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Effects of myopia on different areas and layers of the macula: a fourier-domain optical coherence tomography study of a chinese cohort

BMC Ophthalmology201515:90

https://doi.org/10.1186/s12886-015-0080-5

Received: 14 April 2015

Accepted: 17 July 2015

Published: 1 August 2015

Abstract

Background

To explore the changes in thickness in different areas and layers of the macula under different refractive conditions.

Methods

Consecutive participants were enrolled in the study. Optical coherence tomography (OCT) images were obtained using a spectral-domain system. We studied the relationships of the full, inner and outer retinal thicknesses of the fovea, parafovea and perifovea relative to the spherical equivalent (SE) and axial length (AL).

Results

We included 107 eyes; the analysis revealed that the men had thicker foveas (man vs women: 236.70 ± 18.97 μm vs 247.25 ± 16.70 μm P = 0.002) and inner parafoveas (man vs women: 128.35 ± 8.80 μm vs 122.78 ± 6.75 μm P < 0.001) than the women had. Full foveal thickness was not correlated with AL or SE (all P > 0.05), whereas the full para- and perifoveal thicknesses had significant negative correlations with AL (r = –0.243 P = 0.006 and r = –0.446 P < 0.001, for para- and peri- respectively) and positive correlations with SE (r = 0.346 P < 0.001 and r = 0.464 P < 0.001, for para- and peri- respectively). Regarding the layers, the thickness of the inner layer of the fovea increased with the degree of myopia. The average inner and outer layer thicknesses of the para- and perifovea decreased with the degree of myopia (with the SE para, b = 0.307, peri b = 0.457; with the AL para, b = –0.266, peri b = –0.454),with the perifoveal thicknesses decreasing more rapidly.

Conclusions

Macular thickness changes with the degree of myopia; however, the different areas and different layers change in different manners.

Keywords

Optical coherence tomography Macular thickness Inner and outer layer Myopia

Background

Myopia has a high prevalence of approximately 80 % in Asia and approximately 25 % in other countries [13]. According to histological studies, the retina becomes atrophic and degenerates in myopic eyes, particularly at the posterior pole [4], and these changes are associated with a high frequency of macular abnormalities [5, 6]. As a result, monitoring the macular thickness in myopic eyes is of importance. Optical coherence tomography (OCT), which provides high-resolution retinal images, measures retinal thickness with high repeatability [7]. Findings on the relationship between refractive error/AL and macular thickness have been inconsistent among studies [814]. Few of these studies have focused on changes in thicknesses of the (inner/outer) retinal layers. Some conditions, such as open angle glaucoma (OAG), which has been found to have a much higher incidence in highly myopic eyes [15, 16], affect the inner layers of the retina more prominently [17, 18]. To explore the influence of myopia on the macula, including its different layers, a group of healthy young Chinese subjects with myopia was recruited. Macular thickness was evaluated by Fourier-domain OCT; the analysis focused on the thicknesses of different areas and layers of the macula and on potential correlations with the axial length (AL) and spherical equivalent (SE).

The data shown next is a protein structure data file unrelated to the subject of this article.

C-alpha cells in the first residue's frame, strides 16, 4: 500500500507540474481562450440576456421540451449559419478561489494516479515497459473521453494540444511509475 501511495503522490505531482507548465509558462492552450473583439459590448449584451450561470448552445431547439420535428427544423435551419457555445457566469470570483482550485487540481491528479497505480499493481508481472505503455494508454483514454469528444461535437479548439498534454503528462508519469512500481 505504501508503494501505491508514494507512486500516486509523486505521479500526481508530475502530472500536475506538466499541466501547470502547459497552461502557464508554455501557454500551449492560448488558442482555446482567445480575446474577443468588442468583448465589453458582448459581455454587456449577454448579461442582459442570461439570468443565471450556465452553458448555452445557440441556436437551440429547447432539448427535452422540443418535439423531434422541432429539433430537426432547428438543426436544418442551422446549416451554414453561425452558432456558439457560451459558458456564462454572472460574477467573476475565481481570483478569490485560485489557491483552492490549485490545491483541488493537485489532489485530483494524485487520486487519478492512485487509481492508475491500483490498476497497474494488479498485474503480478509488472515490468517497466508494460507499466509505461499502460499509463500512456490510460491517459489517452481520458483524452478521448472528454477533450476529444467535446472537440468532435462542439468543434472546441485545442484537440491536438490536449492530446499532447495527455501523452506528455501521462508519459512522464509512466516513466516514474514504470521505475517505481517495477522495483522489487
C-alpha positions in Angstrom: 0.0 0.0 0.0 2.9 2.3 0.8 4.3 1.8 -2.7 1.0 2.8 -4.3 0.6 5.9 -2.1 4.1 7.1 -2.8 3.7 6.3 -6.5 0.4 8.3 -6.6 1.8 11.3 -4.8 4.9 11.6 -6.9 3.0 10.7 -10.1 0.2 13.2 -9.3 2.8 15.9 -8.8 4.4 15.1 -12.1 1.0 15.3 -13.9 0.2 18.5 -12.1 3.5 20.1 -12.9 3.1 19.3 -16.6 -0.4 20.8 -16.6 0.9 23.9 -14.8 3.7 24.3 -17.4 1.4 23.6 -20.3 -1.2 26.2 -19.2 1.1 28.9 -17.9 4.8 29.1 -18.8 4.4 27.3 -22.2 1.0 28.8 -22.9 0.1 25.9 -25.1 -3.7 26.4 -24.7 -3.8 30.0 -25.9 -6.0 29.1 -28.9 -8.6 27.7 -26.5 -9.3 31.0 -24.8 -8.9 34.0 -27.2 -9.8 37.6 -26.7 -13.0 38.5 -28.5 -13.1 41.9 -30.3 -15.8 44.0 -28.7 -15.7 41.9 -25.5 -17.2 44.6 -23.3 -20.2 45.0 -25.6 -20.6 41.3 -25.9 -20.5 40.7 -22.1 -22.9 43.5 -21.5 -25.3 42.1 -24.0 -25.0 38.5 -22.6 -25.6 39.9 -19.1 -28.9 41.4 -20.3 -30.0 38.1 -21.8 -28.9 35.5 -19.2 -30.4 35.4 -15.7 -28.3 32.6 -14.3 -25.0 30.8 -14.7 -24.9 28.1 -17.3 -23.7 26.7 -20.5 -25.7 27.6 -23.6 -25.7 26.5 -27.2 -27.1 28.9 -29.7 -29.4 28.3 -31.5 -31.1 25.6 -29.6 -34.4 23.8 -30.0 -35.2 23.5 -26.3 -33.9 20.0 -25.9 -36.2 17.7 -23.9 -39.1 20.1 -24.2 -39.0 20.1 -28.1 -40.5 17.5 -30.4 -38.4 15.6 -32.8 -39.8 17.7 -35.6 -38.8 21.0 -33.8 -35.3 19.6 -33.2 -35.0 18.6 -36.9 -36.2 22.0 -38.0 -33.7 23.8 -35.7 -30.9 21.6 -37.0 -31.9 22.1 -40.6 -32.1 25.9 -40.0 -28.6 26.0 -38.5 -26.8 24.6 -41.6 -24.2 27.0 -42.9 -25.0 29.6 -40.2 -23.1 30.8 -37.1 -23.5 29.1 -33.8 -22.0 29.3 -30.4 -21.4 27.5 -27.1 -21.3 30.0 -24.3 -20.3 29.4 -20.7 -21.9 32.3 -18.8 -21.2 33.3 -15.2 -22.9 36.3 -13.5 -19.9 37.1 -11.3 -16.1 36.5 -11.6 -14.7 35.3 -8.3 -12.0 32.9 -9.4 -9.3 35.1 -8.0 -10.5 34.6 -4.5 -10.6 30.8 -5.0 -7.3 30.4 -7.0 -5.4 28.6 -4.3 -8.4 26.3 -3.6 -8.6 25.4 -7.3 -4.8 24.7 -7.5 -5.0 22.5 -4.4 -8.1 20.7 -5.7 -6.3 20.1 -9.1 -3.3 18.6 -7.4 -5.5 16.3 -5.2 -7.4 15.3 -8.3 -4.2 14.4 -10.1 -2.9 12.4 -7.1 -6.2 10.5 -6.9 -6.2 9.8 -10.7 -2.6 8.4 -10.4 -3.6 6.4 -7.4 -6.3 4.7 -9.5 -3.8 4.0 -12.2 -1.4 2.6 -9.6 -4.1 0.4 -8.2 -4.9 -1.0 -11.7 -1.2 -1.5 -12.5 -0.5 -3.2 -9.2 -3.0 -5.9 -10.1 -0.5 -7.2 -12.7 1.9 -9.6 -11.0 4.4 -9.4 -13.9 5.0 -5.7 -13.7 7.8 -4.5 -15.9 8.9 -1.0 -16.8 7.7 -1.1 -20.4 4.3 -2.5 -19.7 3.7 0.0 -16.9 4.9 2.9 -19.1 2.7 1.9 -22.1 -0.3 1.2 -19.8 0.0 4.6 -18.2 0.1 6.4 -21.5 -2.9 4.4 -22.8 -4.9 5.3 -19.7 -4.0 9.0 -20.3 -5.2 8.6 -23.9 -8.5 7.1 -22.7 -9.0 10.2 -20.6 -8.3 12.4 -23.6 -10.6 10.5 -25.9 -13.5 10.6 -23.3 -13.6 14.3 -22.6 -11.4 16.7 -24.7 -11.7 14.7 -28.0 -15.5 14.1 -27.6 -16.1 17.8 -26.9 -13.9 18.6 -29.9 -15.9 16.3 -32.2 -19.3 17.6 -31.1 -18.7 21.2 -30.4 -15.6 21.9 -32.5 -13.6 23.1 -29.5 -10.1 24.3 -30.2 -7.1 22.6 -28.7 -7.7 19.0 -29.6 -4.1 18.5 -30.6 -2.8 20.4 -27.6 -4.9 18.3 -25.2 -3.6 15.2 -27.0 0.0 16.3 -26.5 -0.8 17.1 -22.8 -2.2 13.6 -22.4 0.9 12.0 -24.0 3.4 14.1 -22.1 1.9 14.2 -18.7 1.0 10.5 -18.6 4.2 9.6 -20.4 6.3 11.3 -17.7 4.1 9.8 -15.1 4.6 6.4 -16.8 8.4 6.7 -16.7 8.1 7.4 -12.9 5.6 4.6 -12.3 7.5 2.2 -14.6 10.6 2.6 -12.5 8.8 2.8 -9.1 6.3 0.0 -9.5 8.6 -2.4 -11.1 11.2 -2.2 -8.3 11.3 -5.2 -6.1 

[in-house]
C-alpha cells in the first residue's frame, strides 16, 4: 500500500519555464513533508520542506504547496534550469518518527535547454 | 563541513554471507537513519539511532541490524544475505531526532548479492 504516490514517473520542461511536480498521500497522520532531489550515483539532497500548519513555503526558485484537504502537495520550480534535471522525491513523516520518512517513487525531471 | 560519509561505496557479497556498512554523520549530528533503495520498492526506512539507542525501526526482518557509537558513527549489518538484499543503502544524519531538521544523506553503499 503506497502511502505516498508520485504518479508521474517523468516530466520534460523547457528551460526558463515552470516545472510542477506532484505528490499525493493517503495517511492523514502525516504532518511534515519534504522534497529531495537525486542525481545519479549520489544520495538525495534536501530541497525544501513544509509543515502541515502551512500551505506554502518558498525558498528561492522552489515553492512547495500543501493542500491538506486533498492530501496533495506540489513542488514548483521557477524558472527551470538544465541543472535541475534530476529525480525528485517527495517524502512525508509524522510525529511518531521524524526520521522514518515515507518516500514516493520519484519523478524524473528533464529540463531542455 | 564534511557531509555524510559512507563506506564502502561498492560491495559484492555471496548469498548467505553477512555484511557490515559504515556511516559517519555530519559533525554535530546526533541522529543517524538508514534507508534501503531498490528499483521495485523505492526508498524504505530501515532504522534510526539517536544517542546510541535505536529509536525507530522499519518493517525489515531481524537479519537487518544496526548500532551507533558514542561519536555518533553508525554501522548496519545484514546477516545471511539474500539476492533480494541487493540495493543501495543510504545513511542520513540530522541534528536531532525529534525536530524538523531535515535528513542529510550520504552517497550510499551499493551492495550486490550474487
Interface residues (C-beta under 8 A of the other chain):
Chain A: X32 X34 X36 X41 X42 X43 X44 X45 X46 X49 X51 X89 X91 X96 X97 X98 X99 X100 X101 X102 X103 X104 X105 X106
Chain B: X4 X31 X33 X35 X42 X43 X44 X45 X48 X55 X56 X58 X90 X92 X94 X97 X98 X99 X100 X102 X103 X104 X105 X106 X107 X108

Methods

The participants were consecutively enrolled from the Laser Center of EENT Hospital, Fudan University, in Shanghai, China, from July to December 2010. The participants all underwent a complete ophthalmologic examination, which included the following components: determination of best-corrected visual acuity; slit-lamp biomicroscopy; refraction measurement using autorefraction and refinement by an experienced optometrist; calculation of the SE using the spherical diopter (D) plus one-half of the cylindrical dioptric power for later analysis; a dilated fundus examination using a three-mirror contact lens; intraocular pressure (IOP) measurement using non-contact tonometer measurements; AL measurements using an IOLmaster instrument (Carl Zeiss Meditec, Inc., Jena, Germany); and a visual field test using automated static perimetry (Humphrey Field Analyzer II with a standard 30–2 program, Carl Zeiss Meditec, Dublin, CA, USA). The medical and family histories of the patients were collected.